‘Woohoo!’ Jeff Bezos and Blue Origin’s first passengers revel in their launch to space

Blue Origin’s first spaceflyers launched to space and back today (July 20) and loved it so much that some are already planning their return trips. 

This morning at 9:11 a.m. EDT (1311 GMT, 8:11 a.m. local time), Blue Origin’s New Shepard vehicle launched its first crewed mission from the company’s Launch Site One in West Texas. On board was company founder Jeff Bezos, his brother Mark, pioneering aviator Wally Funk and 18-year-old Oliver Daemen. 

And, judging from what they had to say upon landing, the newly minted astronauts thoroughly enjoyed the trip. 

“I loved every minute of it,” Funk said in a post-launch news conference. 

Related: Jeff Bezos launches into space on Blue Origin’s 1st astronaut flight

Blue Origin's first New Shepard crew (L-R) Oliver Daemen, Jeff Bezos, Wally Funk, and Mark Bezos pose for a picture near the booster after flying into space in the Blue Origin New Shepard rocket on July 20, 2021 in Van Horn, Texas.

Blue Origin’s first New Shepard crew (L-R) Oliver Daemen, Jeff Bezos, Wally Funk, and Mark Bezos pose for a picture near the booster after flying into space in the Blue Origin New Shepard rocket on July 20, 2021 in Van Horn, Texas.  (Image credit: Joe Raedle/Getty Images)

“Is it everything you thought it would be?”

Because of onboard microphones in the New Shepard capsule, we got a taste of the crew’s experience before they even got home from their flight, which lasted a little over 10 minutes total. 

While bits of audio were audible once they reached space — the flight traveled above the Kármán line, a boundary of space 62 miles (100 kilometers) above Earth’s surface — the most obvious onboard sounds were joyous “woohoo!”s “oh wow”s and cries of “that’s incredible” from the crew. 

As the new astronauts floated without gravity, a male voice asked “Is it everything you thought it would be?” as Funk exclaimed “Fantastic!” and the crew looked out the window. 

After landing back on planet Earth, however, the crew had many more thoughts to share, and didn’t necessarily need many words to do so.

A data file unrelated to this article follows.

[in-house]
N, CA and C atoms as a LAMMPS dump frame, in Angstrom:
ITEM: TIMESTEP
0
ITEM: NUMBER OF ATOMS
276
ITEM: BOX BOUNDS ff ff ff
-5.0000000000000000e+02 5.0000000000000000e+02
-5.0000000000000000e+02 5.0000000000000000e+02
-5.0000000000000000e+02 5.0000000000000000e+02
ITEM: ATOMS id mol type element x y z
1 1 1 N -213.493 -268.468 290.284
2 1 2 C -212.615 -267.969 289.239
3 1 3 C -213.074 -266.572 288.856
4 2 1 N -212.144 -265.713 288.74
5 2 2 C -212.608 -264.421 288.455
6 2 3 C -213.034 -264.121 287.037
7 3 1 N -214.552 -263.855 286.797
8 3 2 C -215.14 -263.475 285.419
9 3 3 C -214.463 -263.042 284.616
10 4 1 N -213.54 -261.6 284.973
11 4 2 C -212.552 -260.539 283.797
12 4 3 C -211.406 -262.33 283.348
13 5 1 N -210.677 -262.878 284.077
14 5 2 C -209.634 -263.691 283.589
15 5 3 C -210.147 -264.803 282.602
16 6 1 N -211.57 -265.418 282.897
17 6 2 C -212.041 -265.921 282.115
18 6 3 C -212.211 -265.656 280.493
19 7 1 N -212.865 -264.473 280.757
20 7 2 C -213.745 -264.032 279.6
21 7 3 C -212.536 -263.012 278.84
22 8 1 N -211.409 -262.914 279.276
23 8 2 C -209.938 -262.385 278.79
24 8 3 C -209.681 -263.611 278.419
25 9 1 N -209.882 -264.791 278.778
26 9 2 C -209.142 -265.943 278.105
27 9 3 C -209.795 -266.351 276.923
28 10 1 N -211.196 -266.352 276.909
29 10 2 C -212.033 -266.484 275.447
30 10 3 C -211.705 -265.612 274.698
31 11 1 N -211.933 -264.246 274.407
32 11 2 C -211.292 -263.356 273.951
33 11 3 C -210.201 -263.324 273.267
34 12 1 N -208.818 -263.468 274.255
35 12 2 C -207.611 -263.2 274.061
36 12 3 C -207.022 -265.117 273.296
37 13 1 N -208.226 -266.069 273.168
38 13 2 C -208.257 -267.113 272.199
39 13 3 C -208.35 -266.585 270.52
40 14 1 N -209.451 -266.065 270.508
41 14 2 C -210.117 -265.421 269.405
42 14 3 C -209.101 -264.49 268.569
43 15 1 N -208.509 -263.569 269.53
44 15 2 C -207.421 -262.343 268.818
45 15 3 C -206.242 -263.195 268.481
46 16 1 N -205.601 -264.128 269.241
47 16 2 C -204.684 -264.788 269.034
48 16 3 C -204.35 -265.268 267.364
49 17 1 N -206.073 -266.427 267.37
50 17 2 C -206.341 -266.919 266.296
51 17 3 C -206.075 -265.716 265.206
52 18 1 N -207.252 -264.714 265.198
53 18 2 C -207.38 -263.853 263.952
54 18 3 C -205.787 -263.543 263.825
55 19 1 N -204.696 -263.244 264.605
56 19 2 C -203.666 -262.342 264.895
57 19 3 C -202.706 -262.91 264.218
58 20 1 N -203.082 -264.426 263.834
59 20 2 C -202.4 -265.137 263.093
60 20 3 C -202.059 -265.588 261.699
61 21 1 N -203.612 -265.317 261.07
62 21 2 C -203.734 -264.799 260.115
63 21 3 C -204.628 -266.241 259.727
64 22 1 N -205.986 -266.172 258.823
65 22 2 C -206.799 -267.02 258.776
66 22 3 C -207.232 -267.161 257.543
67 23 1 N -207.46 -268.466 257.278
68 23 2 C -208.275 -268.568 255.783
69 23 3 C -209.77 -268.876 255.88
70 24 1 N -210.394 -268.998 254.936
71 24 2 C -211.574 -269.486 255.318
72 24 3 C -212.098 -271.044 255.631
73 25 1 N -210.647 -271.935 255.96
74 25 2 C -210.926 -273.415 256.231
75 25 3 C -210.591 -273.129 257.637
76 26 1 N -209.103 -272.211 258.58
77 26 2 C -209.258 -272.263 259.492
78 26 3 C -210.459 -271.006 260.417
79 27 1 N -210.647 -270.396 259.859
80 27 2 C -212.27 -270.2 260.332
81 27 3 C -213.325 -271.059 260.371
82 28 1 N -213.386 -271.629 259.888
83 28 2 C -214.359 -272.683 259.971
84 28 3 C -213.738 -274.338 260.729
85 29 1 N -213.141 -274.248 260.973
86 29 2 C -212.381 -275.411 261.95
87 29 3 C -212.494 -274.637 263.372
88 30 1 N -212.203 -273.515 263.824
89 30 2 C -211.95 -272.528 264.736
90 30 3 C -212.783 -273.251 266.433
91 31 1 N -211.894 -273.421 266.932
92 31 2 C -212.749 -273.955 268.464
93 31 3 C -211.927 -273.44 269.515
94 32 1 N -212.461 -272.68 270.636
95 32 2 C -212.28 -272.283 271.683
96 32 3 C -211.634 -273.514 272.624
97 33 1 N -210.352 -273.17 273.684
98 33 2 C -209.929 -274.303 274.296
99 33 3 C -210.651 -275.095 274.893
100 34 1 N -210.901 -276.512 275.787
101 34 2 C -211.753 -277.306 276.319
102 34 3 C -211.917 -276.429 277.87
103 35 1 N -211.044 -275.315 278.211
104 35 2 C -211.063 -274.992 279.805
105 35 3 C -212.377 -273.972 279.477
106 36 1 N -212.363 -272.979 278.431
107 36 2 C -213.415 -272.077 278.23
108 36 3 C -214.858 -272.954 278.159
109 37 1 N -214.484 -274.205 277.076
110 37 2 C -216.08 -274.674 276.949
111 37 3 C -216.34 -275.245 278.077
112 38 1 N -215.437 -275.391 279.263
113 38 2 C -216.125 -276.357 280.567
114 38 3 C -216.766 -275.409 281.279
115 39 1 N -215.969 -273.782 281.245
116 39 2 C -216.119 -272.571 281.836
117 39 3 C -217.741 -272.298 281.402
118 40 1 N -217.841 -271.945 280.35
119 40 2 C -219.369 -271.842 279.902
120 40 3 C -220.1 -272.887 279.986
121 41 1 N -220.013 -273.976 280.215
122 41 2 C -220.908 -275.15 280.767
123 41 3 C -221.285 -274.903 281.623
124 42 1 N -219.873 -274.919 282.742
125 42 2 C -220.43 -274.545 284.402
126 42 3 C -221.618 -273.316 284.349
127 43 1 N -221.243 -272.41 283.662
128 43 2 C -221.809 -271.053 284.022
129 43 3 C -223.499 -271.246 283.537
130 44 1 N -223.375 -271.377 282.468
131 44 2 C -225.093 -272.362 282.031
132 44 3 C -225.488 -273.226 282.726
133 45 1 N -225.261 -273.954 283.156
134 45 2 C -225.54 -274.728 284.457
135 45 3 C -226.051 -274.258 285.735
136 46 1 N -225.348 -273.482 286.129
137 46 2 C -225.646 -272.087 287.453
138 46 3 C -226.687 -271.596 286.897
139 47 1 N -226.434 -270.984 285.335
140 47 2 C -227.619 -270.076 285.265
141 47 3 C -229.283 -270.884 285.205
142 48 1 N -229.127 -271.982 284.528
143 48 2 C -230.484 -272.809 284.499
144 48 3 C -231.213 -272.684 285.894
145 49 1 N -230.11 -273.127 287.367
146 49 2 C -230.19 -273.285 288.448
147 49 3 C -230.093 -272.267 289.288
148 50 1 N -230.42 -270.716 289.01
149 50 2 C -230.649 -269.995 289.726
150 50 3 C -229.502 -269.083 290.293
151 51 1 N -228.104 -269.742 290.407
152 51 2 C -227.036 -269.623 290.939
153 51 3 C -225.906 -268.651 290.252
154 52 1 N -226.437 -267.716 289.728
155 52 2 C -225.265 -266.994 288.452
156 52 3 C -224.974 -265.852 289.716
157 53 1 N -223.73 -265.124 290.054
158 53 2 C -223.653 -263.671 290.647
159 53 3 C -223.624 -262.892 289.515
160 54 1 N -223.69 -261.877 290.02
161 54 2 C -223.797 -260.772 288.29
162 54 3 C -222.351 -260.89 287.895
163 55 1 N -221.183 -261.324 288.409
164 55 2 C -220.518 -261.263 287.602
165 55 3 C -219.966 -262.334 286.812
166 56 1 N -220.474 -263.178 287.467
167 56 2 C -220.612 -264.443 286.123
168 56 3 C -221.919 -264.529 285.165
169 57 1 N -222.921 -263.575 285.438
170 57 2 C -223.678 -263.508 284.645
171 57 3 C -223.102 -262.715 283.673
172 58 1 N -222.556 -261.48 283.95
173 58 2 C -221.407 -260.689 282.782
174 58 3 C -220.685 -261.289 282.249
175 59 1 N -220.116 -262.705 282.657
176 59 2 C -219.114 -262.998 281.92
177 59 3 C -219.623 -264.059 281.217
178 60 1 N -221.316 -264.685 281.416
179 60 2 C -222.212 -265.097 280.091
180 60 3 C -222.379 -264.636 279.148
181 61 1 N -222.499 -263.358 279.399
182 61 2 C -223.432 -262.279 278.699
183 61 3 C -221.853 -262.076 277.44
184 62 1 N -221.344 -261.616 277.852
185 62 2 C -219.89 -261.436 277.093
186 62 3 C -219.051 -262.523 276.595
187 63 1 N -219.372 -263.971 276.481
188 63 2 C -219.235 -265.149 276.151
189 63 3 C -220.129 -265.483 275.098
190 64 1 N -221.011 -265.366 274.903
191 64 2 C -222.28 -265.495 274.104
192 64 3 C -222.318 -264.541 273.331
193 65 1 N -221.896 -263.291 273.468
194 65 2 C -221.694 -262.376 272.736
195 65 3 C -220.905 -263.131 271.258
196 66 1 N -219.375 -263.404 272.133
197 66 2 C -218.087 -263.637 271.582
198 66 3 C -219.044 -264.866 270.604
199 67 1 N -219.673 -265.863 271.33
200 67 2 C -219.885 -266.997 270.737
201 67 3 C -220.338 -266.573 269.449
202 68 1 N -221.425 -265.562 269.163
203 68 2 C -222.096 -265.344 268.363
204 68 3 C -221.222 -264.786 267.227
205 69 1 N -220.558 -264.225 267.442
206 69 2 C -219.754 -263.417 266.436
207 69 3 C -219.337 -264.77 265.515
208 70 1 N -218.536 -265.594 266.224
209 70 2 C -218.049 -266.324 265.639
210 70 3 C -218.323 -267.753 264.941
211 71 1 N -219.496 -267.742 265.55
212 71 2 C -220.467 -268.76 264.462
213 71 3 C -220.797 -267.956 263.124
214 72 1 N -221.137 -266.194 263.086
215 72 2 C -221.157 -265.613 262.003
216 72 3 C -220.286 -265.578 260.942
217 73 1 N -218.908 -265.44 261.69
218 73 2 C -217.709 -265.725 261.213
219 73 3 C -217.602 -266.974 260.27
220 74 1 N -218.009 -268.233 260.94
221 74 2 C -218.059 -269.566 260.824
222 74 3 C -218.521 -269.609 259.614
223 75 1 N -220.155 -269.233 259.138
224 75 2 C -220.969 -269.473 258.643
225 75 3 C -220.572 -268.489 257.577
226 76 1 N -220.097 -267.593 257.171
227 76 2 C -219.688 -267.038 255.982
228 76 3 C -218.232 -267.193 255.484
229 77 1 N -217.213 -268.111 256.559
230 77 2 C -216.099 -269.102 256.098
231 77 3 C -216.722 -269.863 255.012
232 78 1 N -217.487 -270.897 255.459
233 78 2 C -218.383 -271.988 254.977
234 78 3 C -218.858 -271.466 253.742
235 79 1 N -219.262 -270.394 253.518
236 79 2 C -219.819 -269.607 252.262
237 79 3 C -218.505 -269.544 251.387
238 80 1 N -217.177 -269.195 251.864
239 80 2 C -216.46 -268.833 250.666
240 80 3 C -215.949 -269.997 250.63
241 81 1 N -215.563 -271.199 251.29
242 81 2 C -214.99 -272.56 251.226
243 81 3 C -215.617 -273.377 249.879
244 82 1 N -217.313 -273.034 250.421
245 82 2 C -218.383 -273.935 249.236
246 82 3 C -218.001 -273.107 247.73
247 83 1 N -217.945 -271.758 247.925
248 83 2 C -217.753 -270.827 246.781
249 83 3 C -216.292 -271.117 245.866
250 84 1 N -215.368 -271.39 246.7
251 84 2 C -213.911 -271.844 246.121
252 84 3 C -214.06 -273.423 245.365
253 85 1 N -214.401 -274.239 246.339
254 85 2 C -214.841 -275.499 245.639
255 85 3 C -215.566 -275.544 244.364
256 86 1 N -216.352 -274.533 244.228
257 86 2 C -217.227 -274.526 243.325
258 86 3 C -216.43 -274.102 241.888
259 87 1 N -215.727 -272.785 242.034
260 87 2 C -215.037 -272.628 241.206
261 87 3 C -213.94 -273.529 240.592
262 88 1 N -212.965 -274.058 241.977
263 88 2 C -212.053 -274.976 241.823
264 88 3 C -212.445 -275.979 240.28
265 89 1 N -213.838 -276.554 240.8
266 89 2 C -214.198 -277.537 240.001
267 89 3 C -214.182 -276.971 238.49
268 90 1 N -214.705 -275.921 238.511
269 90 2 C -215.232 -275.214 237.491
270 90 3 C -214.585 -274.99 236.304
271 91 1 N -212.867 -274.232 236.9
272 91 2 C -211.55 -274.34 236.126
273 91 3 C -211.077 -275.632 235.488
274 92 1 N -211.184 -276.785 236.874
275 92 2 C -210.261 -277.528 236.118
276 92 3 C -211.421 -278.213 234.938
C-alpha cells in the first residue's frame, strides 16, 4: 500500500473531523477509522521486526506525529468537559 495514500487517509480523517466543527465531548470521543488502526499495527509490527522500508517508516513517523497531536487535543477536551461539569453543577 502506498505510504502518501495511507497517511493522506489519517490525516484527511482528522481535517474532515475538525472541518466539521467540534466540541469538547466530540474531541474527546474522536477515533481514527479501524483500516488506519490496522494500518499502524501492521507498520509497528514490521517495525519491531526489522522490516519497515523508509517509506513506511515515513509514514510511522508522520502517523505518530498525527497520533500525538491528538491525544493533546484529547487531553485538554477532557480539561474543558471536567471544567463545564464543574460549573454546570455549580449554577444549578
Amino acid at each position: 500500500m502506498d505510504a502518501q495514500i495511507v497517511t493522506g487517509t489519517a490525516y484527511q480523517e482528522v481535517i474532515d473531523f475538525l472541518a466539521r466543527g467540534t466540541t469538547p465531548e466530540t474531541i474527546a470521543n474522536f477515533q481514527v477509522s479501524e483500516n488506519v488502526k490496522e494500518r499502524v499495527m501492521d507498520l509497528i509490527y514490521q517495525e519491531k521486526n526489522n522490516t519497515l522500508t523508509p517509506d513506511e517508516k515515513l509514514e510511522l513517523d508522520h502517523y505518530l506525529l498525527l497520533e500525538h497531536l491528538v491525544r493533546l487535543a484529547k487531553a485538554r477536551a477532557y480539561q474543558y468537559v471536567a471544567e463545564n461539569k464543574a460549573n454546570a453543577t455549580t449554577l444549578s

Jeff Bezos started his remarks by thanking the Blue Origin team, the town of Van Horn where the company built its West Texas launch site and both the workers and supporters of his company Amazon.

“This is a big team,” Bezos said of the Blue Origin teams behind this mission. “They’ve been working at it for many years and they’ve done an extraordinary job.” 

When asked how his first flight to space felt? “Oh my god!” Bezos exclaimed. “My expectations were high and they were dramatically exceeded. 

Aviator Wally Funk emerging from the New Shepard capsule after Blue Origin's first flight with a human crew.

Aviator Wally Funk emerging from the New Shepard capsule after Blue Origin’s first flight with a human crew. (Image credit: Blue Origin)

“Zero G may be one of the biggest surprises,” he added about the flight, “because it’s so normal. It felt almost like humans evolved to be in that environment, which I know is impossible, but it felt so serene and peaceful, the floating.”

“The most profound piece of it for me was looking out at the Earth and looking at the Earth’s atmosphere,” he added. “That’s a very profound thing to recognize that intellectually, it’s another thing to actually see with your own eyes how fragile it [Earth’s atmosphere] really is.” 

“Everybody who’s been up in space, they say that it changes them,” Bezos added about seeing Earth from space. 

A jubilant Funk, who flew 60 years after she passed tests meant to determine fitness for flight only to see NASA decide to reject the idea of flying women as astronauts, let out a “Woo!” to the crowd at the news conference.